Algorithm Assurance and AI Assurance Support
As algorithms increasingly influence important decisions that can directly impact organisations, people and society, it is essential to maintain trust in AI models. Rabobank and PA Consulting have therefore jointly developed a new and robust framework for Algorithm Assurance, which (in contrast to many existing frameworks) takes account of the full life cycle of AI models. This enables auditors not only to identify sensitivities, but also to indicate in concrete terms what needs to be changed in processes, organisation or technology, for example, to solve the problem. The framework has now been applied to algorithm-related assurance cases, and, as a result has already proved its worth in practice.
An essential part of this Algorithm Assurance approach is a new risk management framework. With this AI Risk Control Framework, the risks associated with the use of AI models are carefully and fully mapped out. The framework is based on the life cycle of algorithms from initiation and development to production, to eventual discontinuation and the correct attachment of the models and data used. The robustness of the algorithm is addressed, but also the organisation and governance around it, the requirements for use in the production environment, and data management. In addition, specific attention is paid to "trust" risks, such as data privacy, security and ethics. The framework is a growth model that takes into account new insights in the field that can be incorporated directly into it.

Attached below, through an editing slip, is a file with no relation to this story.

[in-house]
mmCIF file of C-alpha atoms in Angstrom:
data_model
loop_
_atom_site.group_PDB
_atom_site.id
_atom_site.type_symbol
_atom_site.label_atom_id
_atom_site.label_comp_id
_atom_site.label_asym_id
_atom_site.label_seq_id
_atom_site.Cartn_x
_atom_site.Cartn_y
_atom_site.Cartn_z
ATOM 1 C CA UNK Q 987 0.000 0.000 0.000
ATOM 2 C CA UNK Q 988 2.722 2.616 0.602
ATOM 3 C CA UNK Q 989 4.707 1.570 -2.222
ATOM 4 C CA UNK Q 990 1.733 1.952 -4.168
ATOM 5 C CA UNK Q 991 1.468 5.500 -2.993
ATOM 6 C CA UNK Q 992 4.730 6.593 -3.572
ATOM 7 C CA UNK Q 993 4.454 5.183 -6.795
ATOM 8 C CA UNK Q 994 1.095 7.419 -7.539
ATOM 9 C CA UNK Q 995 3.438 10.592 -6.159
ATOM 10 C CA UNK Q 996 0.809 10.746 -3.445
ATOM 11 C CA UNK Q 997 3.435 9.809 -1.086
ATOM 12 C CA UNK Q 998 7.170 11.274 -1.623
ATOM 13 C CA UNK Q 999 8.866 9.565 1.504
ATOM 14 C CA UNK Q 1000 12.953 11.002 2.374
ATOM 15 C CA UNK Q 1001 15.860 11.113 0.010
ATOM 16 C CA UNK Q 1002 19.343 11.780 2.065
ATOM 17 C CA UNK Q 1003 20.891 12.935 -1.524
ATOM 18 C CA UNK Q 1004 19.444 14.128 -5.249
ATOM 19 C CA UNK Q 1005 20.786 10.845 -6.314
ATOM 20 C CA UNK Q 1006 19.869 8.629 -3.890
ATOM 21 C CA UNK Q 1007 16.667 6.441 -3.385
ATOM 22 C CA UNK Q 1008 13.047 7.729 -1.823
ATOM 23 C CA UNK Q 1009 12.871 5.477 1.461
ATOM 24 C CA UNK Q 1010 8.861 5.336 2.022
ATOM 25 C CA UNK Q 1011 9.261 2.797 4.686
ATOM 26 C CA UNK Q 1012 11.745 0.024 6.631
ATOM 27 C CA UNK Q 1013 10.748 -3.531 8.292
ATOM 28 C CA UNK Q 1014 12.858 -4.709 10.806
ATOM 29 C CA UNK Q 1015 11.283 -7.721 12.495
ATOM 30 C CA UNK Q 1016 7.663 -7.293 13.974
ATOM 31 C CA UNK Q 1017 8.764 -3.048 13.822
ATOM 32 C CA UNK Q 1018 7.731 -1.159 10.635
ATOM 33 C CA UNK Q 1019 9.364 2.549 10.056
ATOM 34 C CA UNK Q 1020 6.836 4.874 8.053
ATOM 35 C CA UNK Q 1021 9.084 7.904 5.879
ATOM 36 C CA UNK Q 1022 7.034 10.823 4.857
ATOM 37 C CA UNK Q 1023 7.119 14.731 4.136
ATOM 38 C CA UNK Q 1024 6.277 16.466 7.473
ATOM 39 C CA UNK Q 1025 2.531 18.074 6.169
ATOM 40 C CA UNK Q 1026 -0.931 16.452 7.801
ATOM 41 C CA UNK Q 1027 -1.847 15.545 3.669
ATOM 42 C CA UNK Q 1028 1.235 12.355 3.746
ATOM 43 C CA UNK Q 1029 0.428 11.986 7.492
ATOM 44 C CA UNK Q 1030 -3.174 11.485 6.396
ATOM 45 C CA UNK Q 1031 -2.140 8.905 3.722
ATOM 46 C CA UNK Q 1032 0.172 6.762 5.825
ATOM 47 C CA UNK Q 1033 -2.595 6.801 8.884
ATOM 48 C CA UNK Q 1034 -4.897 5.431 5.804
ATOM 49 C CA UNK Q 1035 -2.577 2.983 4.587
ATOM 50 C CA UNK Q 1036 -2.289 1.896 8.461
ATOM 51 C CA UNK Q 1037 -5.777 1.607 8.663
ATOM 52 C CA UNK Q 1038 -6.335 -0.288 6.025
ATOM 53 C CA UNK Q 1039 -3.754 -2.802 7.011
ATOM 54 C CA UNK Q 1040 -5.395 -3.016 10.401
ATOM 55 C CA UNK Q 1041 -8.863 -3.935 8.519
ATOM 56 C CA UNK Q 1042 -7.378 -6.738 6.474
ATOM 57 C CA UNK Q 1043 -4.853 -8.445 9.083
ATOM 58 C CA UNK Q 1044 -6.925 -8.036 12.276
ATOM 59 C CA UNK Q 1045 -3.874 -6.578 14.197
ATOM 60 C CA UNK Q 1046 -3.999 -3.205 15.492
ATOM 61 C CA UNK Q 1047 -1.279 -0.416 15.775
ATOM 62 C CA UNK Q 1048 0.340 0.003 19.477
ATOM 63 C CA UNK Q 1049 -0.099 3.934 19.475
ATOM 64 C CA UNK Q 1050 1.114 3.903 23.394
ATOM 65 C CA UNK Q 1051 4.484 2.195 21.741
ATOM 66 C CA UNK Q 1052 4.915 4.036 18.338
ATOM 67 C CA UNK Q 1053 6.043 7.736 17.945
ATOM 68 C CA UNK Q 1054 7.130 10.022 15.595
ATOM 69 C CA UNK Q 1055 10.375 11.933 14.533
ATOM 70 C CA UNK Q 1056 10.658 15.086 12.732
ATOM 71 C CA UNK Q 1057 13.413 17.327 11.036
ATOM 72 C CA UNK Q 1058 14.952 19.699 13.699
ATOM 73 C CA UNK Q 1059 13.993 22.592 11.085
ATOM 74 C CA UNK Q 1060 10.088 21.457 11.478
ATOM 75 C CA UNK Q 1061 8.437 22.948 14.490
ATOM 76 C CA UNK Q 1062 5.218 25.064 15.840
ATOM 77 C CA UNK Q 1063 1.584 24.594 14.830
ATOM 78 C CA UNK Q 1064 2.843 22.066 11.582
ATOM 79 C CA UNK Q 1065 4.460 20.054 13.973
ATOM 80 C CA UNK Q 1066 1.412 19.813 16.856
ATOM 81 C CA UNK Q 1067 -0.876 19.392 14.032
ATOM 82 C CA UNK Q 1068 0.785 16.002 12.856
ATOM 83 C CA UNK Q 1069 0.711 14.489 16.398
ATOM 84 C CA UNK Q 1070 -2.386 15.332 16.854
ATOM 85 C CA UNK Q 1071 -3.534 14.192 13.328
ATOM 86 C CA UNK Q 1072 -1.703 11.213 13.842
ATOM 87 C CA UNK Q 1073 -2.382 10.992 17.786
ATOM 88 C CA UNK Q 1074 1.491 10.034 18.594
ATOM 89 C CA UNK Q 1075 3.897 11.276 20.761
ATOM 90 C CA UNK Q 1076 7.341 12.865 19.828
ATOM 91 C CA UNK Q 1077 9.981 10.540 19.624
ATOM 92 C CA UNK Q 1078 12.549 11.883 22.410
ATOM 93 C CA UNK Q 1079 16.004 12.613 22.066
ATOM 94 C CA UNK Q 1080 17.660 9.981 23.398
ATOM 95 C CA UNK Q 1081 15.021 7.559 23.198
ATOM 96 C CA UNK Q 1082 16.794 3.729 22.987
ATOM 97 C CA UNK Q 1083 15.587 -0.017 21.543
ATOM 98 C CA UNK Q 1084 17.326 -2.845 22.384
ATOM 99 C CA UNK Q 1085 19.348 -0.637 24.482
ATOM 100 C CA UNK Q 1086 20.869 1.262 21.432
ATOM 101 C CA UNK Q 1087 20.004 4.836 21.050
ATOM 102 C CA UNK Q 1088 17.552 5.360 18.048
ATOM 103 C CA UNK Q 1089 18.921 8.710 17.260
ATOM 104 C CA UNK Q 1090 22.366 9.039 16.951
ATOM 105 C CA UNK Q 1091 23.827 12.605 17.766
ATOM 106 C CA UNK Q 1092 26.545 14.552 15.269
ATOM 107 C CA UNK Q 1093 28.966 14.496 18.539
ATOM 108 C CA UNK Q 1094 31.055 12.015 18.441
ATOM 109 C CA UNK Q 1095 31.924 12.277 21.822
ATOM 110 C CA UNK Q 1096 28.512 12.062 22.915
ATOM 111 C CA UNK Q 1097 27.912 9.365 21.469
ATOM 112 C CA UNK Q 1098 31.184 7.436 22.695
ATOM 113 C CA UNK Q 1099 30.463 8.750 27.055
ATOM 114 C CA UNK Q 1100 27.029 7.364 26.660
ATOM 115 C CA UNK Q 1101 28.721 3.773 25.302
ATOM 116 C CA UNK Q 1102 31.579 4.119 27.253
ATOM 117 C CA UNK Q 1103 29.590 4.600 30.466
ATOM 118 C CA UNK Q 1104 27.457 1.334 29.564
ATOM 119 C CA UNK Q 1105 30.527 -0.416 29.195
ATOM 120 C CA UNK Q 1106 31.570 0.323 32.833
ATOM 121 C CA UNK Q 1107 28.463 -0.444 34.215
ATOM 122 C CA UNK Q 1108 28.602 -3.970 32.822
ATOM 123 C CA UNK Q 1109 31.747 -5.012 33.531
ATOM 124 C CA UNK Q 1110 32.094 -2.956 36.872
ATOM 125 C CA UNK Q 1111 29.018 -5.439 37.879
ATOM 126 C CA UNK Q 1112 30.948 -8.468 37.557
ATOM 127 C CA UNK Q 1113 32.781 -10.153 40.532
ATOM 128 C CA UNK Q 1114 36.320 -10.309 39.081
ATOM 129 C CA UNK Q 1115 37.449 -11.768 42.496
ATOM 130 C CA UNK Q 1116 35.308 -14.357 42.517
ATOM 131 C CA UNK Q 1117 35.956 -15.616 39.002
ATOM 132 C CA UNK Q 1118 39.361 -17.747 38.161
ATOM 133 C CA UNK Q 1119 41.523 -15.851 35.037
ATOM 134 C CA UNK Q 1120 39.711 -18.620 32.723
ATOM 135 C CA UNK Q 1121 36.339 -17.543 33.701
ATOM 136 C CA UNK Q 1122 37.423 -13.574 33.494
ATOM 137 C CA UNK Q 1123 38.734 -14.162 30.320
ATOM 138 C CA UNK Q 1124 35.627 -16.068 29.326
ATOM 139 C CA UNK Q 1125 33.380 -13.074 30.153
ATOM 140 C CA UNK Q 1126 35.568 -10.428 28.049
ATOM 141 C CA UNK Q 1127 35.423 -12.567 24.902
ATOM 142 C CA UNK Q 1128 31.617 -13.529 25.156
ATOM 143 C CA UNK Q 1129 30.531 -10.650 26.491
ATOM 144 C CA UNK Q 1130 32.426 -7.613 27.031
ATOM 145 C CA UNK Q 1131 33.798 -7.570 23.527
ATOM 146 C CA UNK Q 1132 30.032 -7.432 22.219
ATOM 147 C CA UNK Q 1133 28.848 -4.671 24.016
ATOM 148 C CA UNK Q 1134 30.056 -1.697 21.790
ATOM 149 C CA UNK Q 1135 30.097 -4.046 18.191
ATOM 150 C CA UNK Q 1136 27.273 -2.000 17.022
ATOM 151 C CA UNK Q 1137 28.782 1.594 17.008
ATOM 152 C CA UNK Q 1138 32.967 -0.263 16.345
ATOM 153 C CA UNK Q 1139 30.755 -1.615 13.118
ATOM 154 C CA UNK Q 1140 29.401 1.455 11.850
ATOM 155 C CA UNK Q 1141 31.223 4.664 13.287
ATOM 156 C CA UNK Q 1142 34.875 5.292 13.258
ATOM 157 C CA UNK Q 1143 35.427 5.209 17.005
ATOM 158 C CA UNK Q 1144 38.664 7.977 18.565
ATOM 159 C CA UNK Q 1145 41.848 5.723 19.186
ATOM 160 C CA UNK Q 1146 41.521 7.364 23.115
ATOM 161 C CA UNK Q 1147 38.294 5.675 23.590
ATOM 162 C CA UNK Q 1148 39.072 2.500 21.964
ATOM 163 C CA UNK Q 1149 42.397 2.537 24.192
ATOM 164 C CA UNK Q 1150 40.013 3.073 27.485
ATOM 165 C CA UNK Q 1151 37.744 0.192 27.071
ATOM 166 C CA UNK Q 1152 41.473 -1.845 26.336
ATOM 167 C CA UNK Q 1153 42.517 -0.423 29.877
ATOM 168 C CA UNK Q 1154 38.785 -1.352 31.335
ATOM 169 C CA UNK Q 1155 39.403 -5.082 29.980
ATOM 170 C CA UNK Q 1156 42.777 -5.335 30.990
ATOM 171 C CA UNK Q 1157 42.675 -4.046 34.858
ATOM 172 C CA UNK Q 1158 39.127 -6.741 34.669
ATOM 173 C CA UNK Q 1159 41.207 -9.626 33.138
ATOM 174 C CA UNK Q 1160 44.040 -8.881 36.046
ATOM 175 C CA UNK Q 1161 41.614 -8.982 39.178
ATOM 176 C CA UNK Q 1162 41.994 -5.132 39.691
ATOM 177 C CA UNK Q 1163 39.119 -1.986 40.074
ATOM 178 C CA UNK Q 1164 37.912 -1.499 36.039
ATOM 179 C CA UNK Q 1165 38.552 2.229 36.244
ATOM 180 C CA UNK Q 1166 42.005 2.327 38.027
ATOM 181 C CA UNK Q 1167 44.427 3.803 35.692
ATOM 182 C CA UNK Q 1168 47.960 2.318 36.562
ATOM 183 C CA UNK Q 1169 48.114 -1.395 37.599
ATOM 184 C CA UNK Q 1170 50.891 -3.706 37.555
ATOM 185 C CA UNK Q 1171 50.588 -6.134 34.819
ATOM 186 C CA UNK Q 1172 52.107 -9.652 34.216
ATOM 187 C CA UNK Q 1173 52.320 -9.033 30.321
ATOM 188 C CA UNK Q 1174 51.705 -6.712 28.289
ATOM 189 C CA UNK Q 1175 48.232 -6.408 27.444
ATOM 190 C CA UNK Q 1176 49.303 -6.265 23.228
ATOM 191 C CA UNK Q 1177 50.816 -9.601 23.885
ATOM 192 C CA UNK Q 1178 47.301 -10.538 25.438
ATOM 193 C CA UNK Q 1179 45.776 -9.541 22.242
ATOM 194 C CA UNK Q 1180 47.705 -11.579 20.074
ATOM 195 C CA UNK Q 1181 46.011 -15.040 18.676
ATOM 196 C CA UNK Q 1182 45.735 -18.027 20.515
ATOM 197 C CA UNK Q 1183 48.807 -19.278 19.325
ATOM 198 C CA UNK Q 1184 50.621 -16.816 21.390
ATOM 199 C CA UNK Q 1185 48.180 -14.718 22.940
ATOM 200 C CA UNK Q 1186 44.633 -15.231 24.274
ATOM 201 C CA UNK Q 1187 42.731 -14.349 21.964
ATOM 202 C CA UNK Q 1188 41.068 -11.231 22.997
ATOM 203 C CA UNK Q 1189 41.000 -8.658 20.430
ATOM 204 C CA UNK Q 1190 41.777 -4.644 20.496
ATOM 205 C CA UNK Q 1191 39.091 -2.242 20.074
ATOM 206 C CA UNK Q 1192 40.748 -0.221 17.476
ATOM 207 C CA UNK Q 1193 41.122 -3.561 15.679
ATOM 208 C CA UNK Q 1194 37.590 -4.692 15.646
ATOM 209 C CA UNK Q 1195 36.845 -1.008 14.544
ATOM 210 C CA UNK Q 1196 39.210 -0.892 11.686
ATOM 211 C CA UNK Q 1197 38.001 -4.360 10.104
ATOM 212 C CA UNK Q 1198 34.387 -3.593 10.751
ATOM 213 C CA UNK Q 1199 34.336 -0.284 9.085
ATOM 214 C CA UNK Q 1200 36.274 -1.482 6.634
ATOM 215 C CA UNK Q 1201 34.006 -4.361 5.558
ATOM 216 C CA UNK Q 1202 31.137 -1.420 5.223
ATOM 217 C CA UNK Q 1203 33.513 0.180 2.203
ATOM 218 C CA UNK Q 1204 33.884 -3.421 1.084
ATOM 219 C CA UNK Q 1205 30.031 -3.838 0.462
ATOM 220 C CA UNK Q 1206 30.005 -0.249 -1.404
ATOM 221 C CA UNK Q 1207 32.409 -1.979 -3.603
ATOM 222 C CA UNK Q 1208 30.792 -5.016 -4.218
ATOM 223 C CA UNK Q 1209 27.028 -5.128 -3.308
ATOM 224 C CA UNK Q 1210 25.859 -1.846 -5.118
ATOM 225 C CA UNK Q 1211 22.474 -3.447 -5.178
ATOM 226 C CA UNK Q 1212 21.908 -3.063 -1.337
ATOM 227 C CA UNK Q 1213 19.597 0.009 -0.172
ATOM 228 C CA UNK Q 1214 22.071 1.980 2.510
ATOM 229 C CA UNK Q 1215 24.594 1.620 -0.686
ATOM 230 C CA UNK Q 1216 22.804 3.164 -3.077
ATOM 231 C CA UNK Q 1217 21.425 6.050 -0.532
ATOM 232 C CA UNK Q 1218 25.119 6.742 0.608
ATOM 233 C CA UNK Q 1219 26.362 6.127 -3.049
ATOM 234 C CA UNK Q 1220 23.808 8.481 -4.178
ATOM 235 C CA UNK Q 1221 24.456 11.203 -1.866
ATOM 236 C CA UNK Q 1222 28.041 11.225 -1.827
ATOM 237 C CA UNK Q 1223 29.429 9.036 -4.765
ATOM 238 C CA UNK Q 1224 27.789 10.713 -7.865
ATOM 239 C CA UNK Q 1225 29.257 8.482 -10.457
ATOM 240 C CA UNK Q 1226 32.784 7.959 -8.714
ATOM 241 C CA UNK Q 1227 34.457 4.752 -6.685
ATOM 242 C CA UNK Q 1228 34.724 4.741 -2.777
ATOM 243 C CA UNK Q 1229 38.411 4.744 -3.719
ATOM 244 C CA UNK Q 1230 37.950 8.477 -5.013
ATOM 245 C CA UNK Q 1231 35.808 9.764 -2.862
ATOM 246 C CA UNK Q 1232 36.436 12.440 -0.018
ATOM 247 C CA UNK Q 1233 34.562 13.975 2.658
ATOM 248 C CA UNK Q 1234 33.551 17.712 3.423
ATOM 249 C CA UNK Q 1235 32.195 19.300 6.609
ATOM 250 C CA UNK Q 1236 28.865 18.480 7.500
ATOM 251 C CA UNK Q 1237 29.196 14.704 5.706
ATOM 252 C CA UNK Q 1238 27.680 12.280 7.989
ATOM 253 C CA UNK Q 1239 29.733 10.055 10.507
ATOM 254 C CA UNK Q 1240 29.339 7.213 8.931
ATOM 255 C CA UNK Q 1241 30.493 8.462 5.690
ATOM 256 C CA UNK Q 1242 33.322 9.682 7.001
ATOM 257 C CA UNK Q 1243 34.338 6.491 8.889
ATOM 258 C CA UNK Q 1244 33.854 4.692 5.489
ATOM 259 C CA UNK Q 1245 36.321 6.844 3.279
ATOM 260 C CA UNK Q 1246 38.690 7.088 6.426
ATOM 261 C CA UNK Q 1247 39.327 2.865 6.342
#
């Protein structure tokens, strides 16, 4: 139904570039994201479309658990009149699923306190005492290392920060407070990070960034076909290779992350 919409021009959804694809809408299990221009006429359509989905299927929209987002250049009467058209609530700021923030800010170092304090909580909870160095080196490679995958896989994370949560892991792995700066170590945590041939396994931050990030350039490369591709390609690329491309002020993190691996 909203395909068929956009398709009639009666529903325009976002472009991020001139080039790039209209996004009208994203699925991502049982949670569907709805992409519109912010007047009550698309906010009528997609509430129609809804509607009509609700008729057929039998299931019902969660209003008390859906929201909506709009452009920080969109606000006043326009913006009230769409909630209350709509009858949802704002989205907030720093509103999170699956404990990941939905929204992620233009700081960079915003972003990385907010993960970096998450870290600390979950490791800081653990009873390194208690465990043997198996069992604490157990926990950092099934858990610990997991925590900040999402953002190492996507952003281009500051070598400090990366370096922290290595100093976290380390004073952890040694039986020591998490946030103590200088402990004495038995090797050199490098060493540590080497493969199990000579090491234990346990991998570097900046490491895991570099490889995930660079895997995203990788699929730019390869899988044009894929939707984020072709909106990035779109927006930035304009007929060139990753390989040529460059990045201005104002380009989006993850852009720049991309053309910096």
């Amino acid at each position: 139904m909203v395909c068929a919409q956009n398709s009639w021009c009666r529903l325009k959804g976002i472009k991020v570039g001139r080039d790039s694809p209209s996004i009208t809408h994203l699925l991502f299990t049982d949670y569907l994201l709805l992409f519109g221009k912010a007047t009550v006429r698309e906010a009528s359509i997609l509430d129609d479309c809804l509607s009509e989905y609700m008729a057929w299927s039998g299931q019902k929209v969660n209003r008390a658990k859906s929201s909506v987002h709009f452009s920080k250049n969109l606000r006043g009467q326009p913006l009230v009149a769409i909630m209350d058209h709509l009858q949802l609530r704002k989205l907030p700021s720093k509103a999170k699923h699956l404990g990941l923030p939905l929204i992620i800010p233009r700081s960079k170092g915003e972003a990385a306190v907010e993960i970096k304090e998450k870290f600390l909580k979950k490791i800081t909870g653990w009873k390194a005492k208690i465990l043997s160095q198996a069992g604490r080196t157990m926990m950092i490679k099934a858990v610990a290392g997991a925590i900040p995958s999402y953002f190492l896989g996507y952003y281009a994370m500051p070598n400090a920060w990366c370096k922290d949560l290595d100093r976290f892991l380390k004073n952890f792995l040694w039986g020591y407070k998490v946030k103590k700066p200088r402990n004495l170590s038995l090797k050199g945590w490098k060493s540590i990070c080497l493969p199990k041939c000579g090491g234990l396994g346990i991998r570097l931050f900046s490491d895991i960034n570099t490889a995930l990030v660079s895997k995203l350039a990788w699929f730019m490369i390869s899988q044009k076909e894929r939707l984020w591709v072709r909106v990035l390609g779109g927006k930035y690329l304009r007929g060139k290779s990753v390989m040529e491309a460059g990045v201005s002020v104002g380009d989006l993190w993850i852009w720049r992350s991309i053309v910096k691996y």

In addition, at the end, where the output of the AI models has to be tested, a new solution has been developed (AI Assurance Support Model), which is able to test the results of AI models, even if the underlying algorithm itself is not accessible (a 'black box' approach, as can be the case with SaaS solutions, for example). This support model, in turn, uses AI to control the inbound and outbound data flows and for the logic of the AI model to be tested. Rabobank and PA have drawn three main conclusions about these new Algorithm Assurance solutions when compared with conventional (IT) audit approaches.
Firstly, it appears to be essential to bring the worlds of assurance, IT and data science together. For example, an experienced data scientist can ask the right questions about the AI model, so that a good picture is created of how it was designed and built and why certain choices were made. A high level of data science experience is also required to develop the AI Assurance Support models. A joint approach and process is a prerequisite for achieving reliable Algorithm Assurance.
Second, experience with the AI Risk Control Framework and AI Assurance Support clearly shows that the largely linear approach of conventional audits is inadequate. A statistically relevant Assurance Support model can only be developed in an iterative process that must be carefully monitored by the auditor.
The third and most important difference from the conventional approach is that Algorithm Assurance actually shows whether AI models really do what they are supposed to do. This addresses concerns and distrust from management, employees, customers and regulators. Thanks to the application developed by Rabobank and PA, using Algorithm Assurance in practice provides positive assurance that algorithms using artificial intelligence actually do what they are supposed to do.